Fifth graders from George Mason Elementary School in the City of Alexandria say “We want change” to lawmakers Saturday afternoon as they stand up to the nation’s largest gun lobby at a protest April 14 in Fairfax at the National Rifle Association headquarters on Waples Mill Road. Four students took turns speaking to concerned citizens, who have decried gun violence each month since the Dec. 14, 2012 mass shooting that killed 20 children and six adults at the Sandy Hook Elementary School in Newtown, Conn. Budding orators in safety orange T-shirts — the protective color universally recognized by hunters — are, from left: Elisabeth Peyton, 11, Matthew Heckel, 10, Casey Donahue, 11 and Lily O’Neil, 11. At the end of their talk, the four stood together with their arms interlocked: “We are strong but we are stronger together,” they told listeners.
Photo by Marti Moore/Gazette Packet
At high noon Saturday, more than 300 protesters were led by 14 youth to decry gun violence and the nation’s largest gun lobby at its headquarters in Fairfax.
Although most guest speakers are too young to register to vote, they are part of a nationwide movement of youth activists so rankled with indignation about lives lost to gun violence, they want to help clean house at the next midterm election Nov. 6.
Student speakers called upon politicians whose campaigns are backed by the NRA to “stop prioritizing money over lives.” They believe more firearms restrictions — not costly security measures at schools — will prevent future deaths from gun violence.
“There were a lot of kids who wanted to protest at the NRA,” said Martina Leinz, president of the Northern Virginia Chapter of the Brady Campaign To Prevent Gun Violence. She said Saturday was a perfect opportunity for them to speak.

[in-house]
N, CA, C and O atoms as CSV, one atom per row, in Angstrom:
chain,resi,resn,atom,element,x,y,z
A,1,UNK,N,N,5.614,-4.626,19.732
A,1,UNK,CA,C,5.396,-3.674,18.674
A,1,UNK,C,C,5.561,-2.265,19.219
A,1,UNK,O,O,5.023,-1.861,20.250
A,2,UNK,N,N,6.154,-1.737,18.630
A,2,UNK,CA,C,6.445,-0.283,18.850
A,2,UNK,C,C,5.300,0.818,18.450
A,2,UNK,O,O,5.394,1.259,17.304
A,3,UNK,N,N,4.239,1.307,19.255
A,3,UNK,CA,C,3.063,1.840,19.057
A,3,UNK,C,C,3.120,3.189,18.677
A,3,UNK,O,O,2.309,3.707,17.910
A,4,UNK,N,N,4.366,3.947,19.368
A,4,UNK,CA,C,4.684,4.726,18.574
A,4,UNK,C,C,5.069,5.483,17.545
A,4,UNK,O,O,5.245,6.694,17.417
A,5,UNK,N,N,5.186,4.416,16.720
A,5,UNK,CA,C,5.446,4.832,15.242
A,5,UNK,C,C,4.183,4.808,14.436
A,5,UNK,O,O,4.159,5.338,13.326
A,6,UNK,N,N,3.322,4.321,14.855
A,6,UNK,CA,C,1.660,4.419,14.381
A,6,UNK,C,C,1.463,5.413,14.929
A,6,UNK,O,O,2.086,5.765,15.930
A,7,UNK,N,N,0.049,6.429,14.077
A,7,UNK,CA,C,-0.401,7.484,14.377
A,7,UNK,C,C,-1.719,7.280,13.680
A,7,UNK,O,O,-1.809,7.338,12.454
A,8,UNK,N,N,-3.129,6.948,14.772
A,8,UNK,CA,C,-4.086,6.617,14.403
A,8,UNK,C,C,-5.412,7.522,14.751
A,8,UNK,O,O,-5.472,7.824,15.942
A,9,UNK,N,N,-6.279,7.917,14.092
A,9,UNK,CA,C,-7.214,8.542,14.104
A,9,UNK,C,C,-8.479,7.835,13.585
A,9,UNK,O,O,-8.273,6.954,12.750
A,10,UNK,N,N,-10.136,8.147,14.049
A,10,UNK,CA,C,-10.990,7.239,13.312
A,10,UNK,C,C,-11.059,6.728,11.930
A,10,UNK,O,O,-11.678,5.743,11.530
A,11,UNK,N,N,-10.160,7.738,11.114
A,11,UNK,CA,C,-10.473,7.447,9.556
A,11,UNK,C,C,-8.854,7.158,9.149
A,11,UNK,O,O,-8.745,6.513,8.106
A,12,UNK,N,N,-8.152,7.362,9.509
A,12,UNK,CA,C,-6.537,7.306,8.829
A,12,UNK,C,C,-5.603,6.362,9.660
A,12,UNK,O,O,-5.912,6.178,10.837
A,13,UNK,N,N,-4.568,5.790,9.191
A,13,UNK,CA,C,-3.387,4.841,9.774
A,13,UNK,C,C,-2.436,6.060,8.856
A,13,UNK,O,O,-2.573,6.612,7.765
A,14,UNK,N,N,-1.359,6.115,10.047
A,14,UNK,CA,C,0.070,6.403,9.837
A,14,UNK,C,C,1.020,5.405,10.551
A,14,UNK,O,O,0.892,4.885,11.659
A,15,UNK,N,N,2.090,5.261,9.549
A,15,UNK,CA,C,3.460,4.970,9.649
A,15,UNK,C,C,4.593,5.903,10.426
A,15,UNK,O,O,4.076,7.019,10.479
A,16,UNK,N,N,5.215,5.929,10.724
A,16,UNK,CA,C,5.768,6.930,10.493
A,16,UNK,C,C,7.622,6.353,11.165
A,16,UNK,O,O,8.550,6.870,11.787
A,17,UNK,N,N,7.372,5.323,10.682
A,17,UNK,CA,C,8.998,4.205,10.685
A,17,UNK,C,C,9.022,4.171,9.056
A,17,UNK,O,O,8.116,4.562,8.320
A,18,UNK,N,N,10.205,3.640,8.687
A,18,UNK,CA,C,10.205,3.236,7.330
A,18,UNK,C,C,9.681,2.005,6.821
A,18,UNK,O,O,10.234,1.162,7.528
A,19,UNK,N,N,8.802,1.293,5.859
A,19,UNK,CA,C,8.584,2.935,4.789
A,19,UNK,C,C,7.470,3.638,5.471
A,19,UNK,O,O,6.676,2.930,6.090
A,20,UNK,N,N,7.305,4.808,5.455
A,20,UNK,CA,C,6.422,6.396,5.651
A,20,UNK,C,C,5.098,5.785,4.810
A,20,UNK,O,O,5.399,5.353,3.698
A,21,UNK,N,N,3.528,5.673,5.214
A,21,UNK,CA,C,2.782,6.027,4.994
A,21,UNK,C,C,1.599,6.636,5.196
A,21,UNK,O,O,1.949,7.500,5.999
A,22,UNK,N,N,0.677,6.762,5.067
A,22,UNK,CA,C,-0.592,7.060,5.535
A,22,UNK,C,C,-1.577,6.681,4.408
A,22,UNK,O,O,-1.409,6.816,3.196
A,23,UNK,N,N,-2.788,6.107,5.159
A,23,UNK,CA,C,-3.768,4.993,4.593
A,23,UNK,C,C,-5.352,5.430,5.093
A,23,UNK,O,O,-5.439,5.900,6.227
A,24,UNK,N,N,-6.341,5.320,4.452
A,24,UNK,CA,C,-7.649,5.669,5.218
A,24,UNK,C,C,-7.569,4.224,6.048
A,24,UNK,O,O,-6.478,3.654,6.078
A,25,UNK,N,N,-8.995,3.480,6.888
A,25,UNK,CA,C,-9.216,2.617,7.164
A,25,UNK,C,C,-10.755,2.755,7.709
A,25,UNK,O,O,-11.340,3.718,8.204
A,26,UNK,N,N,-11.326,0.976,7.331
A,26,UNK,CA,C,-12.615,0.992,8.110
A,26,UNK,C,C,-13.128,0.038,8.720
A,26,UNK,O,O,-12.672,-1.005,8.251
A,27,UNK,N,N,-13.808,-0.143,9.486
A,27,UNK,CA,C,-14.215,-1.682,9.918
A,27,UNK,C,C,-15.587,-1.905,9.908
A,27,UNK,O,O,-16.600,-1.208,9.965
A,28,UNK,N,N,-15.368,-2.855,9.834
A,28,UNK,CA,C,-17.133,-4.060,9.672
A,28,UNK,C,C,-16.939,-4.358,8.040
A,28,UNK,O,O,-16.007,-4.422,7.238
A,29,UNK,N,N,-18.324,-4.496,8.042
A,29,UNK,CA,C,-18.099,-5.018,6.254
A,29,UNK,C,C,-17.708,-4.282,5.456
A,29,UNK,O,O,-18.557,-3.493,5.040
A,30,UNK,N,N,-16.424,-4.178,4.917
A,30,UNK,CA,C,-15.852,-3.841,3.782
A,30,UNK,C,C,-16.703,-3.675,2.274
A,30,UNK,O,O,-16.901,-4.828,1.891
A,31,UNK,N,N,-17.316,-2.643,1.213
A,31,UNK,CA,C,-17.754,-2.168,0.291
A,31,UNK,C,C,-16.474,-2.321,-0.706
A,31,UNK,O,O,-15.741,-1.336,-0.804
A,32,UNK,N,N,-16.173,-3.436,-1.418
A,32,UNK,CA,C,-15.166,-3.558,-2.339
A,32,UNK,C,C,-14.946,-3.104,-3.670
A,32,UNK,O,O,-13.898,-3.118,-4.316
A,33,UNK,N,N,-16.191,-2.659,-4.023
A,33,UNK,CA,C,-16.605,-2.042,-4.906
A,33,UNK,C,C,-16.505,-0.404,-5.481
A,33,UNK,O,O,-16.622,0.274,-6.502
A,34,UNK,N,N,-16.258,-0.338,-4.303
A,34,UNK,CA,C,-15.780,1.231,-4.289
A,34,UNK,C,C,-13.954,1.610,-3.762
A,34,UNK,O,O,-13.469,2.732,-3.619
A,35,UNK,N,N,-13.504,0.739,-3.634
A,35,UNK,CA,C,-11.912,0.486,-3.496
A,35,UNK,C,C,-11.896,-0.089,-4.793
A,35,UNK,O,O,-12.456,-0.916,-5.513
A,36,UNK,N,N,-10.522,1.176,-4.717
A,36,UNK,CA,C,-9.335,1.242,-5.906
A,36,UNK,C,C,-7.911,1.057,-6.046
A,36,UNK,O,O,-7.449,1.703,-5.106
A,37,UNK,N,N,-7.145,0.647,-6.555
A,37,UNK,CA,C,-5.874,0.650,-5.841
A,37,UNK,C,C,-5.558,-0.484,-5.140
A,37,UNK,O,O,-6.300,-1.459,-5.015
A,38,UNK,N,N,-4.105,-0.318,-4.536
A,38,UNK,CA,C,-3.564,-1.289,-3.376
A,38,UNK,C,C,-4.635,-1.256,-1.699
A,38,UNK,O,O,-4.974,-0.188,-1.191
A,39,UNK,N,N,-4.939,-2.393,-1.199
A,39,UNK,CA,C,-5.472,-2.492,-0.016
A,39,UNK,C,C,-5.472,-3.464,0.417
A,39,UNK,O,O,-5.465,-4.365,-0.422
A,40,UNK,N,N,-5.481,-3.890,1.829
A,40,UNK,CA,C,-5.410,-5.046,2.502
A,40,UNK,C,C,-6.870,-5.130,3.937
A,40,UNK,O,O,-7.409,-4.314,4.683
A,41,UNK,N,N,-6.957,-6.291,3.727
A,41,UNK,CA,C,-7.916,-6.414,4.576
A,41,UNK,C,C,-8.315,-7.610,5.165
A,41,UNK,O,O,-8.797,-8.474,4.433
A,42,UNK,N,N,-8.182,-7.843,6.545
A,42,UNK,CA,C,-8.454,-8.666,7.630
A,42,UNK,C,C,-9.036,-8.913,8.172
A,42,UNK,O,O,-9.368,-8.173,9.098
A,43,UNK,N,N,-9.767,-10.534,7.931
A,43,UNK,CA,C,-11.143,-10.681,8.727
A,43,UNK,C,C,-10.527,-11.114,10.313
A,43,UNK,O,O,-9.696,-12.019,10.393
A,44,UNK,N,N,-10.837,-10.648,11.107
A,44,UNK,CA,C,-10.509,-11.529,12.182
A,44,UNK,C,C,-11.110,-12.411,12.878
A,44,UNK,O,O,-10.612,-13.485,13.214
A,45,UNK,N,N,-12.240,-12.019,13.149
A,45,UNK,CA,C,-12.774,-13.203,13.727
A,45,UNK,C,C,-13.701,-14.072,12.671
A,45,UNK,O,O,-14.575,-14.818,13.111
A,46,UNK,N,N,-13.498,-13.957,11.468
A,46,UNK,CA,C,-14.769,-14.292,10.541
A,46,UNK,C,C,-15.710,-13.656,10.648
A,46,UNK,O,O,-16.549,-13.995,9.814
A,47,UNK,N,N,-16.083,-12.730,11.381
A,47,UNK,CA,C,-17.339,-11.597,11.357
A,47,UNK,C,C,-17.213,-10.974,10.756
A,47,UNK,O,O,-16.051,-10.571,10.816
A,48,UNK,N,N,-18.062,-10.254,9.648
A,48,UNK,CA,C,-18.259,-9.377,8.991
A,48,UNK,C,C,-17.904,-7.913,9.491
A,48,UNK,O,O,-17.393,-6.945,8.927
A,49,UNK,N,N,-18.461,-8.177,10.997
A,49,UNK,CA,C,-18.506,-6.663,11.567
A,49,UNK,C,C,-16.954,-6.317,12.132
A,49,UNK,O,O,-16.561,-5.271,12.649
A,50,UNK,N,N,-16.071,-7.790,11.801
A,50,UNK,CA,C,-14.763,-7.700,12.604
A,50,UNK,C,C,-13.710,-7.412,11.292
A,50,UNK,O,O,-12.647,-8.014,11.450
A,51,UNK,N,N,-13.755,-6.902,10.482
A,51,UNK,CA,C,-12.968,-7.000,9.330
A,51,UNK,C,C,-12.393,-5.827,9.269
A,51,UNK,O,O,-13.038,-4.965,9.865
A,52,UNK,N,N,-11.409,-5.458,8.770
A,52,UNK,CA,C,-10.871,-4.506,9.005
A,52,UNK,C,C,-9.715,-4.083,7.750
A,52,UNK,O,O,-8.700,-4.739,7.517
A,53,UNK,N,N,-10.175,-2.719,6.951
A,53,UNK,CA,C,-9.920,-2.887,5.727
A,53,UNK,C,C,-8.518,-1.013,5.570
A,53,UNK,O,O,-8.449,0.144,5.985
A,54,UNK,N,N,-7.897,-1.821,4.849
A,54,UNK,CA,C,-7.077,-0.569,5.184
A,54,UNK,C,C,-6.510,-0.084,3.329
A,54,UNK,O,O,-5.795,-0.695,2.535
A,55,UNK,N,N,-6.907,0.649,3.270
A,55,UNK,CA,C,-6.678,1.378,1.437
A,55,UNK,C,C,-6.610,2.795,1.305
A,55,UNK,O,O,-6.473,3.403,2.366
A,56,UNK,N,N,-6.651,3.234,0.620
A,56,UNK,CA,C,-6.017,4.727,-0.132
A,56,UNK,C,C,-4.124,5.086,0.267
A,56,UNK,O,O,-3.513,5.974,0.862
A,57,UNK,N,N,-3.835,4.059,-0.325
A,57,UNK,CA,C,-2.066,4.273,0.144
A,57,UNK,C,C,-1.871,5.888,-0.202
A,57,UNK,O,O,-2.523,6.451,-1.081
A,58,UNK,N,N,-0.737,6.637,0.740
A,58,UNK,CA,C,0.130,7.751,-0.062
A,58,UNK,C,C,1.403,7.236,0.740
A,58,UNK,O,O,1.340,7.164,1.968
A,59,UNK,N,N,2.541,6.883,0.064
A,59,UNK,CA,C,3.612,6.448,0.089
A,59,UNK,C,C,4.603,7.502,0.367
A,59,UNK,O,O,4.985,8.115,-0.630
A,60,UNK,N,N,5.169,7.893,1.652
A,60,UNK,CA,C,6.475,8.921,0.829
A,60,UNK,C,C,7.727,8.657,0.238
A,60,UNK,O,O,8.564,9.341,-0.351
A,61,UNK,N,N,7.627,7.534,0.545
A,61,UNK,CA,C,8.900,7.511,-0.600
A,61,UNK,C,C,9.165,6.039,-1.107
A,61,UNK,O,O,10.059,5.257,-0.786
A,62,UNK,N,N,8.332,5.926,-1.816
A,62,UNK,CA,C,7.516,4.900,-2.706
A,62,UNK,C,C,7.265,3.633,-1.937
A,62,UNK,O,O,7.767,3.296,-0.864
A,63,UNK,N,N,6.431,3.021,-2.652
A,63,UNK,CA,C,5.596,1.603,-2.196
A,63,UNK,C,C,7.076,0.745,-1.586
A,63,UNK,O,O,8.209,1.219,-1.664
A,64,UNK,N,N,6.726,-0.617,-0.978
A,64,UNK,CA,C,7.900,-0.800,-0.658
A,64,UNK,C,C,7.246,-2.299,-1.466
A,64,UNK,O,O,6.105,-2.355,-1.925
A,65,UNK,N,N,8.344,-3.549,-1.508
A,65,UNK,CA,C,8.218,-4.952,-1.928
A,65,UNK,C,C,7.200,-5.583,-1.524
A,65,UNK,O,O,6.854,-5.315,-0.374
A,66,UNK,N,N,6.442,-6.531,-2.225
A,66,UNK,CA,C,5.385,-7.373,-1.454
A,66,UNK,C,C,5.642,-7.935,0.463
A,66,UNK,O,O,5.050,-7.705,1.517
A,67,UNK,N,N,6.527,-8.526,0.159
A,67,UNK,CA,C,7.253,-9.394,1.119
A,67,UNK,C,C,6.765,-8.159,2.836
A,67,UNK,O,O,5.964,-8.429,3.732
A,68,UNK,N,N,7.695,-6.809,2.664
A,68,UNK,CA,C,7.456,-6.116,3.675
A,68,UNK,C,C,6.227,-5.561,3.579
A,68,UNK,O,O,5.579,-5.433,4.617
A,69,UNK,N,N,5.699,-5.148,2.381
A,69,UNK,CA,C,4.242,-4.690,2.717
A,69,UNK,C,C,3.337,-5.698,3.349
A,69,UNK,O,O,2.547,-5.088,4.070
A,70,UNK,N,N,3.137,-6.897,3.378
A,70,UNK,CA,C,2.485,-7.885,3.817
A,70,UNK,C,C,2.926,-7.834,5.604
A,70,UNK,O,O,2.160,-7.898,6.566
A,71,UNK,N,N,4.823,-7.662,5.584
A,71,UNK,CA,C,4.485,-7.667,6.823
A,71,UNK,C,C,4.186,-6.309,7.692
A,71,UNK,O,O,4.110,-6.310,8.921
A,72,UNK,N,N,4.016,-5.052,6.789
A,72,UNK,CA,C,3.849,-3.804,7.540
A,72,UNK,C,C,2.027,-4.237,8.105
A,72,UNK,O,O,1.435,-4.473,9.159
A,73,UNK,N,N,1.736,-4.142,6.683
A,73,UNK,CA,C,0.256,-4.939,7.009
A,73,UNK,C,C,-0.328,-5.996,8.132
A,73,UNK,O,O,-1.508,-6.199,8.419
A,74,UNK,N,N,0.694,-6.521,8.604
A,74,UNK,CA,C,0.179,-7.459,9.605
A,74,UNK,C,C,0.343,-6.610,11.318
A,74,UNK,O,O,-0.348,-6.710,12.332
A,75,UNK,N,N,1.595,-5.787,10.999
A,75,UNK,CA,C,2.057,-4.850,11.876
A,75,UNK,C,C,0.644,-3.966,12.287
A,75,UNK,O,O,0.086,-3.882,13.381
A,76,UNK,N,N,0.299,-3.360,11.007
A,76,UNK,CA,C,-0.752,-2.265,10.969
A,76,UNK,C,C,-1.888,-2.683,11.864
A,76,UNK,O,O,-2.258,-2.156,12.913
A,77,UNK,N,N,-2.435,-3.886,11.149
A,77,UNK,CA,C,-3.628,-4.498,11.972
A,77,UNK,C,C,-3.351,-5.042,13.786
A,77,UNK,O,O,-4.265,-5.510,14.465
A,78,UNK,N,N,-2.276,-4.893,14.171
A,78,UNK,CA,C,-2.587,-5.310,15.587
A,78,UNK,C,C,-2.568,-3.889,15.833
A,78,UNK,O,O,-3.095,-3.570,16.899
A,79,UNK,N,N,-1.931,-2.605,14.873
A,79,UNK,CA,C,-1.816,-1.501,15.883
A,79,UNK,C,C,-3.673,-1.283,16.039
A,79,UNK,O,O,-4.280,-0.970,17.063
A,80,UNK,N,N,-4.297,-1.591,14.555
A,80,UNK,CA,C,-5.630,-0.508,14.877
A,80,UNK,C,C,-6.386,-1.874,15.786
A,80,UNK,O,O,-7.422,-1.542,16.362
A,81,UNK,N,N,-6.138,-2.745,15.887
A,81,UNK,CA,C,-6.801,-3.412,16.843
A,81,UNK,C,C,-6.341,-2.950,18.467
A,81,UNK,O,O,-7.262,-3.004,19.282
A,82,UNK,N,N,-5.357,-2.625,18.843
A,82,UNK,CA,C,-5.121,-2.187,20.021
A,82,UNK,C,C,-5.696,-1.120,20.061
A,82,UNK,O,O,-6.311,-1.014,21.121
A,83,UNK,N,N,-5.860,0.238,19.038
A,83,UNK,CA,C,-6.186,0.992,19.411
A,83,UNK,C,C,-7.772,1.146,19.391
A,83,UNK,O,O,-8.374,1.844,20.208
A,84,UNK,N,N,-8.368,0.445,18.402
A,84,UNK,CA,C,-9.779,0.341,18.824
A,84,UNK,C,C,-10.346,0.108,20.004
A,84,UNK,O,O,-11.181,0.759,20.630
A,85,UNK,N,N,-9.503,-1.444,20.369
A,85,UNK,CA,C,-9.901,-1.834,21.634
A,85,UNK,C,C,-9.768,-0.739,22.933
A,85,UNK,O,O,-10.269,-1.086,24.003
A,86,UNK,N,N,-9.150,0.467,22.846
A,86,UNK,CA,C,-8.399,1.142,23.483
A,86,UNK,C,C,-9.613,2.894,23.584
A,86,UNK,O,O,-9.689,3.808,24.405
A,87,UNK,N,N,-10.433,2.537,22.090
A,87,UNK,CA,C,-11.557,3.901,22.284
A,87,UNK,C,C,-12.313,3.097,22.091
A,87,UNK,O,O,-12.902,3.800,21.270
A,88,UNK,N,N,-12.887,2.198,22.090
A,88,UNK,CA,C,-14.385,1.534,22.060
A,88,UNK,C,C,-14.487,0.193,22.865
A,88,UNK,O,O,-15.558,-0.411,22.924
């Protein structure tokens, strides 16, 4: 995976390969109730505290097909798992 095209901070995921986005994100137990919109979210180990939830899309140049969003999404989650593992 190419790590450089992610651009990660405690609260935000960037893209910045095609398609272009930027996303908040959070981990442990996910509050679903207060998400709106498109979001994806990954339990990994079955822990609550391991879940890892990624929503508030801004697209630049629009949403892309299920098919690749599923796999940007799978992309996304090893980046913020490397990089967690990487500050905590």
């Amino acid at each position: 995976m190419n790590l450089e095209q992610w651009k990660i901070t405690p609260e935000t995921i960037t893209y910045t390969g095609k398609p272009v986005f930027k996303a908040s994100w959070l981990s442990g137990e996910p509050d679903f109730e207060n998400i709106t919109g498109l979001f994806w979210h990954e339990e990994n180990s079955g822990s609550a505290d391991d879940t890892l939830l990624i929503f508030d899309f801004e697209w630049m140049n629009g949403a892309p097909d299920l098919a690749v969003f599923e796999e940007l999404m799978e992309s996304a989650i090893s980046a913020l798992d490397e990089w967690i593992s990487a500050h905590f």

Leinz claims the grassroots activists who ordinarily organize the monthly protests stepped aside to let the guest speakers — including a survivor of the mass shooting two months ago at the Marjory Stoneman Douglas High School in Parkland, Fla. — plan the entire event themselves.
Jenny Wadhwa of the Jr. Newtown Action Alliance in Connecticut told the crowd that Dec. 14, 2012 is a day she will never forget because she survived the mass shooting at Sandy Hook Elementary School. She asked why the murder of 26 people was not enough to change the world.
“We must scream the name of every man or woman who died of gun violence,” said the junior at Newtown High School in Sandy Hook, Conn., “We are never going to forget.”
Other teen speakers belong to the MoCo Students for Gun Control from Montgomery County, Md., and the Northern Virginia chapter of SaveOurStudents of Prince William County, Va. According to their social media and the websites marchforourlives.com and nationalschoolwalkout.net, these students plan to gather Thursday, April 19 in Washington, D.C., outside the White House from 3:30-5 p.m. to protest the failure of lawmakers to enact laws that prevent gun violence.
The following day, they will mark the anniversary of the Columbine High School mass shooting in Colorado — that claimed 13 lives April 20, 1999 — with another national school walkout at 10 a.m. local time.
Kelly O’Neil of Alexandria is the mother of a 5th grader and guest speaker from George Mason Elementary School. She says the children are interested in maintaining the momentum of this movement and make sure it doesn’t fade away.
Her 11-year-old daughter, Lily, has seen more news reports of mass shootings in her lifetime than that of her mom’s 48 years. Lily understands this is not normal.
“It bothers me a lot that innocent kids are dying for no reason,” Lily said.
What strikes her mother is “the purity of a child’s mind that can’t understand this problem hasn’t been solved yet.”
“It’s common sense to them,” O’Neil said, “guns don’t belong in schools.” Therefore access to guns should be regulated, she concluded.
The George Mason Elementary School parents and teachers were in awe of their students for doing their homework and preparing their own speeches to deliver last weekend — on a day when they usually relax, hang out with friends and family, or play arcade games at the Dave & Buster’s in Springfield.
The adults admitted their children dragged them to the two-hour protest. “It’s really kid driven,” they said.
O’Neil said she is impressed by the clear-headedness of these elementary school students, who value human life over money and the political influence of gun rights groups like the NRA.
“These are very brilliant kids,” Leinz said.